Legislative Analyst's Office, December 2000
California's Economy and
Budget in Perspective
2000 Cal Facts
Traffic Delay Increases as Driving Outpaces Highway Capacity
- Between 1987 and 1998, the number of miles driven on state highways in California grew faster than the state's population. Specifically, vehicle miles driven
grew by approximately 28 percent, while population grew by about 21 percent.
- During the same time frame, the number of lane miles added to urban freeways grew by an estimated 16 percent.
- Due to this imbalance between demand for driving and supply of freeway capacity, the number of hours that Californians spent delayed in traffic on the
state highway system more than doubled over the last decade.
Local Funds Account for
Half of Transportation Revenues
- State funds consist primarily of the state per gallon tax on gasoline, diesel fuels, and truck weight fees. From 2000-01 through 2005-06, the Traffic
Congestion Relief Program provides an additional $6.9 billion from the General Fund and gasoline sales tax revenues.
- Federal transportation funds are apportioned to California based on the state's contribution to federal fuel taxes.
- Over one-third of local funds for transportation are from optional local sales taxes, dedicated for transportation purposes. Other local funds include local
general funds, transit fares, and the 25-cent uniform sales tax dedicated to transit purposes.
Most State and Federal Transportation Revenues Come From Fuel Taxes
- State and federal transportation revenues are collected primarily from per gallon taxes on gasoline and diesel fuel.
- Californians pay the following taxes at the pump:
18 cents in state "gas" tax for each gallon of gasoline and diesel fuel.
18.4 cents in federal tax for each gallon of gasoline and 24.4 cents for each gallon of diesel fuel.
- 7 percent minimum state and local sales tax (as of January 1, 2001), plus optional local sales taxes for transportation or other purposes varying by county.
The majority of the state and local sales tax proceeds are not used for transportation purposes.
How Californians Commute Varies Little From National Average
- In Southern California, 78 percent of commuters drove alone to work in 1998, while in the San Francisco Bay Area 71 percent of commuters drove alone to
work. This is relative to the national drive alone rate of 75 percent for 1995, the most recent year for which national data are available.
- In the San Francisco Bay Area, 11 percent of commuters used transit to get to work in 1998, while only 4 percent used transit for commuting in Southern
California. Nationwide, 3 percent of commuters rely on transit as their primary mode of transportation.
- Carpooling is somewhat more common in Southern California where 15.5 percent of commuters shared a ride to work compared to the San Francisco Bay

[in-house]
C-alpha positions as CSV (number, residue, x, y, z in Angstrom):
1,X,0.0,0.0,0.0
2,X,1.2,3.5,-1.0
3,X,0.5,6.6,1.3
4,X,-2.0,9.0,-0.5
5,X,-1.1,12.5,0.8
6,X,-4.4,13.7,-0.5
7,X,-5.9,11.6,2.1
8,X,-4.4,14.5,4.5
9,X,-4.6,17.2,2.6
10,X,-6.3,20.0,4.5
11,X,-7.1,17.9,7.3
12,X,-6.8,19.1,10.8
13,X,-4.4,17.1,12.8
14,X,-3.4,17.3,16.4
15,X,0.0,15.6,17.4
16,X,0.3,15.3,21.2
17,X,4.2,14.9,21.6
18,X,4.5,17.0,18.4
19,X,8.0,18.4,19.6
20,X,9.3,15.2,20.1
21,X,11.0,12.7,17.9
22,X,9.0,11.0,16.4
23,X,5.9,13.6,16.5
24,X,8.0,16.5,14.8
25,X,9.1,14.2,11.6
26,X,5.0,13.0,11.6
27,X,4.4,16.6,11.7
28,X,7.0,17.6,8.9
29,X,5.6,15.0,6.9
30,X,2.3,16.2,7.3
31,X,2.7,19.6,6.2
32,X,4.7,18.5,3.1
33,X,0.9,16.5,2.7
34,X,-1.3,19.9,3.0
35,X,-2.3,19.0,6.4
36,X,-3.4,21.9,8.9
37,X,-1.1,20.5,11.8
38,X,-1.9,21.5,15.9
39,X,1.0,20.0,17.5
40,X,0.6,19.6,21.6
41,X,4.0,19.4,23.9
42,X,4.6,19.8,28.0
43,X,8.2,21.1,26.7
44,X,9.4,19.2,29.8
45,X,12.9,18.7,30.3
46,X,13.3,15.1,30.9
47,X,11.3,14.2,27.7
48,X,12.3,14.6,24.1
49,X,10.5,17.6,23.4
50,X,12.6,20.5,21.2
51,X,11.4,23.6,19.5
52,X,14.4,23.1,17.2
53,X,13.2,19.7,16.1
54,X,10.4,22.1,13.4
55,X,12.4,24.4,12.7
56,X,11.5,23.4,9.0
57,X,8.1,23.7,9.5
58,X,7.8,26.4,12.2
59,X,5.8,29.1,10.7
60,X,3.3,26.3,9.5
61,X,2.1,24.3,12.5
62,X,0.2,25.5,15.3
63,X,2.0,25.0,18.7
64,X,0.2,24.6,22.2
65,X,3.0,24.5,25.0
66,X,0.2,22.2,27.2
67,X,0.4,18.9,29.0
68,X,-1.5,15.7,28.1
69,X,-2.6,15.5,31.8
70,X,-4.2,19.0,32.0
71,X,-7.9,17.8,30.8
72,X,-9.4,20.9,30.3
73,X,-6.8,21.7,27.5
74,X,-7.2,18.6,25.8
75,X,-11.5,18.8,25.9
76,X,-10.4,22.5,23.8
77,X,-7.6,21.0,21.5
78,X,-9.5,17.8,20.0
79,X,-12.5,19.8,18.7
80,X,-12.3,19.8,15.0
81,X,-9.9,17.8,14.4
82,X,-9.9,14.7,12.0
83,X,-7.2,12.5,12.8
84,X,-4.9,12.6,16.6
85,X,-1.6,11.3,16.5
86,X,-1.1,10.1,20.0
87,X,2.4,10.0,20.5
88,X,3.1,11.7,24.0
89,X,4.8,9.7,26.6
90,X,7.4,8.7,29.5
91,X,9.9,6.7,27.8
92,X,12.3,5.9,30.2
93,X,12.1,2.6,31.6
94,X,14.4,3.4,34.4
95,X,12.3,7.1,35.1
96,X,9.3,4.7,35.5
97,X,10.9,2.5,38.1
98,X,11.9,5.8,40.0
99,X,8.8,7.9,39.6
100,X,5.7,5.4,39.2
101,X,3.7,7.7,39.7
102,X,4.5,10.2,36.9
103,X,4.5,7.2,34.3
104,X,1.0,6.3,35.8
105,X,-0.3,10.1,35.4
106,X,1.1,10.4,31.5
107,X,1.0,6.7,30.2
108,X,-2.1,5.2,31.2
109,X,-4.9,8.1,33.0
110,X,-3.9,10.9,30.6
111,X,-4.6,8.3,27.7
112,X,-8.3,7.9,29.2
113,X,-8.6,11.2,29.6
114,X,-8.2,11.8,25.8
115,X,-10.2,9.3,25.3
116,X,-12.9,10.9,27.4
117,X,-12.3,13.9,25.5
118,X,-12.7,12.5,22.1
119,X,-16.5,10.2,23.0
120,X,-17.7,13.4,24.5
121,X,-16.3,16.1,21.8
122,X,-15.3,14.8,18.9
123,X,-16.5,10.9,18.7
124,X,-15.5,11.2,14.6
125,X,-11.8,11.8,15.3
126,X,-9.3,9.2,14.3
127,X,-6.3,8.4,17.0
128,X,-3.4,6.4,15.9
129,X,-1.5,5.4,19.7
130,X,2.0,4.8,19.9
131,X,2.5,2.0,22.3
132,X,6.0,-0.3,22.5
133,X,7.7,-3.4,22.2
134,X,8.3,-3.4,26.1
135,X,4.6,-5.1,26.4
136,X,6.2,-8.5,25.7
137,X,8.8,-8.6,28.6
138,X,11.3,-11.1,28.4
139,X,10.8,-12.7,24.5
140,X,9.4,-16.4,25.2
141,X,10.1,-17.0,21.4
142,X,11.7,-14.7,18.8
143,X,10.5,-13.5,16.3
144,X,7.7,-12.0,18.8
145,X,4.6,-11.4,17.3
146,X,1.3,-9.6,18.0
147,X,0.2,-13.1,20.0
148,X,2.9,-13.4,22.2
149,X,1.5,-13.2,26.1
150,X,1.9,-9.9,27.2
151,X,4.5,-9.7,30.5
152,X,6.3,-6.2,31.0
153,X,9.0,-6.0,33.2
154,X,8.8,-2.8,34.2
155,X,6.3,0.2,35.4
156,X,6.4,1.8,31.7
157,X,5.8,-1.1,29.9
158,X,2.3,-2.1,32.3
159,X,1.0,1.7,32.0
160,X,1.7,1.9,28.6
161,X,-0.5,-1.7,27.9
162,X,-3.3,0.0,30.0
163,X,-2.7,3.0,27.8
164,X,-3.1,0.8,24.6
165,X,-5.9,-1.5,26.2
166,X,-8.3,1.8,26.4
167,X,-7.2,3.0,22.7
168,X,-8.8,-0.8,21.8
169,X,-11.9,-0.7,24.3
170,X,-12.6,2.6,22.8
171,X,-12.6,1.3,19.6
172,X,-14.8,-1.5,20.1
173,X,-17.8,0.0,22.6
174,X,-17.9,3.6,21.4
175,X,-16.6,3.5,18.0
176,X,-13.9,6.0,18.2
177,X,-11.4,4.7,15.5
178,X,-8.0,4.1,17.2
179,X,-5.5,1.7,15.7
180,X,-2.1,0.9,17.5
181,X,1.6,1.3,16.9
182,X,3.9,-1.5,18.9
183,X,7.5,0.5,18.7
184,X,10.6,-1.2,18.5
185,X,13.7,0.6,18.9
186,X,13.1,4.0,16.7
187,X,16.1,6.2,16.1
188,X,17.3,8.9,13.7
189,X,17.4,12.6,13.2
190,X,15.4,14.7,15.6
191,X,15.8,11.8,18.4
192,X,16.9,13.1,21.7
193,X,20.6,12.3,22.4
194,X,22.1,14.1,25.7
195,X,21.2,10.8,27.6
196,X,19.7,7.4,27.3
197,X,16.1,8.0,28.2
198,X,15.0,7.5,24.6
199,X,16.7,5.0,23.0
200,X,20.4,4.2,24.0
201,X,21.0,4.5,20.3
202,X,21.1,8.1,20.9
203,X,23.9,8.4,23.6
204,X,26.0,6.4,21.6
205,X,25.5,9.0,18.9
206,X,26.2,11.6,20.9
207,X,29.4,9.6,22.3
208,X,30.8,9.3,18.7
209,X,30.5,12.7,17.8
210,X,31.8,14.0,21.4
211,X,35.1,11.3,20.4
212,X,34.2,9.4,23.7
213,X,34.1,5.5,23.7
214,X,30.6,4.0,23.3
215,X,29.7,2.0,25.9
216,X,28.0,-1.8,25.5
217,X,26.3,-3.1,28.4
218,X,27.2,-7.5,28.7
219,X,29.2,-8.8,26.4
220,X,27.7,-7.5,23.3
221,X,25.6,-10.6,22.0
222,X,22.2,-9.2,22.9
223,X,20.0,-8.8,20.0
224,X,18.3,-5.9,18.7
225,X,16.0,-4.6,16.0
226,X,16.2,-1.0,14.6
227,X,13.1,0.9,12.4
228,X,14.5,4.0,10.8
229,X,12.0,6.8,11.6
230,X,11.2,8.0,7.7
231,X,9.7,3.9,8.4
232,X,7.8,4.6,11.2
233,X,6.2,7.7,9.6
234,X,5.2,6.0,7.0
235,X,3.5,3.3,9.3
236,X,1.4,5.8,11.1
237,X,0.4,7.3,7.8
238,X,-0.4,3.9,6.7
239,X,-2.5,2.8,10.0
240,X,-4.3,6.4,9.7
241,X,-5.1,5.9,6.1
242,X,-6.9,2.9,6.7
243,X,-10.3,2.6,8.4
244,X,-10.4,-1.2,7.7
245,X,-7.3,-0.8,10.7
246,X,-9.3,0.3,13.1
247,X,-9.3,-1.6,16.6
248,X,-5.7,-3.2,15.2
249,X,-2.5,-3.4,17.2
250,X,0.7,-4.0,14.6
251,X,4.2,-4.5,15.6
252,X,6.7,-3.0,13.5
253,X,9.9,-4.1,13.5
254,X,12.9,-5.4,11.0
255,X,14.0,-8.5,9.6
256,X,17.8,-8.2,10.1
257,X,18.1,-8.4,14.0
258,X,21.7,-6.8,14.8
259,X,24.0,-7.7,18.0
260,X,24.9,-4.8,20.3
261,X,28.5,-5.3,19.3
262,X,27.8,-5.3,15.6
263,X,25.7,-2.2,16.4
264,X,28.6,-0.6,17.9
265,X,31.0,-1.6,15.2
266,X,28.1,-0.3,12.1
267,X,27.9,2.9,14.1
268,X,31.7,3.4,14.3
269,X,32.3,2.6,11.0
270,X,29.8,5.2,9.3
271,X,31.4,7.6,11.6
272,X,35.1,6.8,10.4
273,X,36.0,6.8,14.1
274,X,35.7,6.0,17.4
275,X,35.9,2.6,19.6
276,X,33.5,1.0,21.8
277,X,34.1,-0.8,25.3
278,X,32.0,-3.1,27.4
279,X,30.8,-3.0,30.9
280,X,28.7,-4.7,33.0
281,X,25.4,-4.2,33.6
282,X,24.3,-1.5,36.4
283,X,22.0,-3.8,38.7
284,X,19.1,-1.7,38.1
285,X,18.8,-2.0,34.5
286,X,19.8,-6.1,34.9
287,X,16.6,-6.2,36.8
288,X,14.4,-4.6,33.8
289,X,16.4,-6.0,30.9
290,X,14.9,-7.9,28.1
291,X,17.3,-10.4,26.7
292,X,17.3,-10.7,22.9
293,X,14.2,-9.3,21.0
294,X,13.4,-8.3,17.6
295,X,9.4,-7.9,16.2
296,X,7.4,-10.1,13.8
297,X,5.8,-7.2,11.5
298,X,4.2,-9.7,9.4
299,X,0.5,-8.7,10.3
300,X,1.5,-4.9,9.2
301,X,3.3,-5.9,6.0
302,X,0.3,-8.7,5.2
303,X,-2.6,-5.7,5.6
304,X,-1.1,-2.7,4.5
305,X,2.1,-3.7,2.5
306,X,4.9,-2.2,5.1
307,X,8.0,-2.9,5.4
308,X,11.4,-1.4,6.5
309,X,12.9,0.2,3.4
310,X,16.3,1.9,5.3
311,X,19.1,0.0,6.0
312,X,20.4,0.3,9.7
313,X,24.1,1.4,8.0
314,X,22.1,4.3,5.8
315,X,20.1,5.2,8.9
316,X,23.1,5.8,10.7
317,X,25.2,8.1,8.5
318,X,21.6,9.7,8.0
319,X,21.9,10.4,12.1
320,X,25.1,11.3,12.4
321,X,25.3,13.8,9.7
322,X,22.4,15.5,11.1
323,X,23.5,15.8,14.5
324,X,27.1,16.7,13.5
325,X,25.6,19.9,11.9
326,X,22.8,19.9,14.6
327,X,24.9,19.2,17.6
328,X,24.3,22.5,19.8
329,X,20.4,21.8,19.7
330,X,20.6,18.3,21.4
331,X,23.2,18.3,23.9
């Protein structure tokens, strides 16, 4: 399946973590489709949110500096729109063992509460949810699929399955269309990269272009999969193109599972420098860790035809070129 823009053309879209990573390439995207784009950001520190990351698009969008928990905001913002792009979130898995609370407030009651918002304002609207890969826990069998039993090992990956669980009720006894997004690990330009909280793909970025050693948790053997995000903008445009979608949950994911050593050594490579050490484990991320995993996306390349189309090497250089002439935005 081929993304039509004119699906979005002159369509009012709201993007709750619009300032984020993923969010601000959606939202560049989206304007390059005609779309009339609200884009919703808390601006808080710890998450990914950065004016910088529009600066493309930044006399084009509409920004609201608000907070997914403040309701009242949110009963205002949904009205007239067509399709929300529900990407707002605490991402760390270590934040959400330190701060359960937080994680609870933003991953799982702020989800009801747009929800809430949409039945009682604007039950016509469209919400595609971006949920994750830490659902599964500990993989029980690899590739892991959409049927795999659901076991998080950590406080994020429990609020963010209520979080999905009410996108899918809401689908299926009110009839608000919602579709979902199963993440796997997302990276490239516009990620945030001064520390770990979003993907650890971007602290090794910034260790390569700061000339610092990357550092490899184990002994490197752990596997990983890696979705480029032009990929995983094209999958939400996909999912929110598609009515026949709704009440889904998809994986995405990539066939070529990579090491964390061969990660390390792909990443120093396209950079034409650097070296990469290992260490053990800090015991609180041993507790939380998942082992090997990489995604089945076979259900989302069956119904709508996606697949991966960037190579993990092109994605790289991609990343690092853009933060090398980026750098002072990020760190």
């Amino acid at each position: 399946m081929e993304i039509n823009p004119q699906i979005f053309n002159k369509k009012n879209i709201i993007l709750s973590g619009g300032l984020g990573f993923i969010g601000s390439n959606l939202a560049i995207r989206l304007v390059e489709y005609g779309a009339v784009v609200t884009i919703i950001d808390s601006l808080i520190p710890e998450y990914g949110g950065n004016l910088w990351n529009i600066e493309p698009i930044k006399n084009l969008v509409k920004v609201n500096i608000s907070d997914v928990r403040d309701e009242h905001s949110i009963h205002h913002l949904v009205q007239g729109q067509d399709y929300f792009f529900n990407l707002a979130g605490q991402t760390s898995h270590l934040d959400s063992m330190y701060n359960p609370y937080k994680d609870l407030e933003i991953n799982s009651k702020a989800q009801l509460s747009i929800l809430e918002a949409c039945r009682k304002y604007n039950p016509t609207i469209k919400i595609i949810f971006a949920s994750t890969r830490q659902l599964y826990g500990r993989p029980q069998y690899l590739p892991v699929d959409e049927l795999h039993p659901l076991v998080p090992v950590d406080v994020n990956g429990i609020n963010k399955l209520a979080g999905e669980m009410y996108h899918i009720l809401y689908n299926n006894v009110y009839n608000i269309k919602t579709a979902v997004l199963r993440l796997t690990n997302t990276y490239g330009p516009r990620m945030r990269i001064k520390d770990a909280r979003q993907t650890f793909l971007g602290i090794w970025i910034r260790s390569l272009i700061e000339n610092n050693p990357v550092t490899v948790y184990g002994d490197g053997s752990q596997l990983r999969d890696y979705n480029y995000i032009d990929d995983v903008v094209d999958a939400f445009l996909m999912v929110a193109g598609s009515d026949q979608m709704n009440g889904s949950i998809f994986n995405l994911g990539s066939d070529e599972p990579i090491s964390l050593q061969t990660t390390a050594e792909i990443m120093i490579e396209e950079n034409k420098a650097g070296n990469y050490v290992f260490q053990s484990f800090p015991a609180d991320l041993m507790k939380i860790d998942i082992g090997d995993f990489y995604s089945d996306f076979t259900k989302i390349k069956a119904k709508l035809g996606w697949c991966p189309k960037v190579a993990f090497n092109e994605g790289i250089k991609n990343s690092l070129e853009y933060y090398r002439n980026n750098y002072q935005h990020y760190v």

Area where 14.3 percent carpooled.
Rail Transit Passengers Grow While Bus Ridership Remains Unchanged
- Between 1990-91 and 1998-99, total ridership on public transportation has grown about 6 percent. The majority of the ridership growth, however, has been
on urban and commuter rail due in part to new systems that came on line.
- Over the nine-year period, ridership on commuter and urban rail systems grew by approximately 22 percent from 1990-91 levels. Ridership on bus systems
grew by about 2 percent from 1990-91 levels, but it was not until 1998-99 that bus ridership exceeded the 1990-91 total.
Are Californians Really in Love
With Their Cars?
- While the conventional wisdom is that Californians are infatuated with their automobiles, some data suggest that this is not the case.
- For instance, when compared to the average American, Californians own the same number of vehicles per person, drive fewer miles per capita and are less
likely to have a driver's license.
- However, because the state's transportation infrastructure has not kept pace with the growth in population and growth in vehicle miles traveled, Californians
are above the national average in terms of how intensively they use existing roads (miles driven per lane mile and proportion of major urban highways that
Voter Action Since 1986 on
State General Obligation Bonds
- Voters have approved $39 billion in bonds since 1986 and rejected $12 billion.
- About 40 percent of all approved bonds ($15.5 billion) have been for K-12 school facilities.
- In addition to voter-approved general obligation bonds, the Legislature has authorized nearly $9 billion in lease-payment bonds since 1986 for higher
education facilities, prisons, and state office buildings.
Share of General Fund Revenue Needed for Bond Payments
- The state's debt service ratio reflects the estimated costs to pay principal and interest on currently authorized state bonds as a percentage of projected state
General Fund revenues.
- After reaching about 5 percent in the mid-1990s, the debt ratio declined to 3.7 percent in 1999-00, will increase to 3.9 percent in 200102, and decline
thereafter. Authorization and sales of new bonds would increase these debt ratios.
- Debt payments will increase from $2.9 billion in 2000-01 to $3.5 billion in 200506 and decline thereafter if no additional bonds are approved.
Trends in State Capital Outlay
Spending Over Time
1966-67 Through 2000-01
- Real per capita spending on infrastructure declined rapidly in California between 1966-67 and 1981-82. This decline reflected a reduction in spending on
major programs such as transportation and higher education.
- Per capita spending has increased moderately, but steadily, since the early 1980s, with the increase in 2000-01 spending due largely to added funds for
transportation and resources.
- The state will spend about $93 per Californian on state infrastructure in 2000-01. In real terms this is about one-third the spending level of the mid-1960s.
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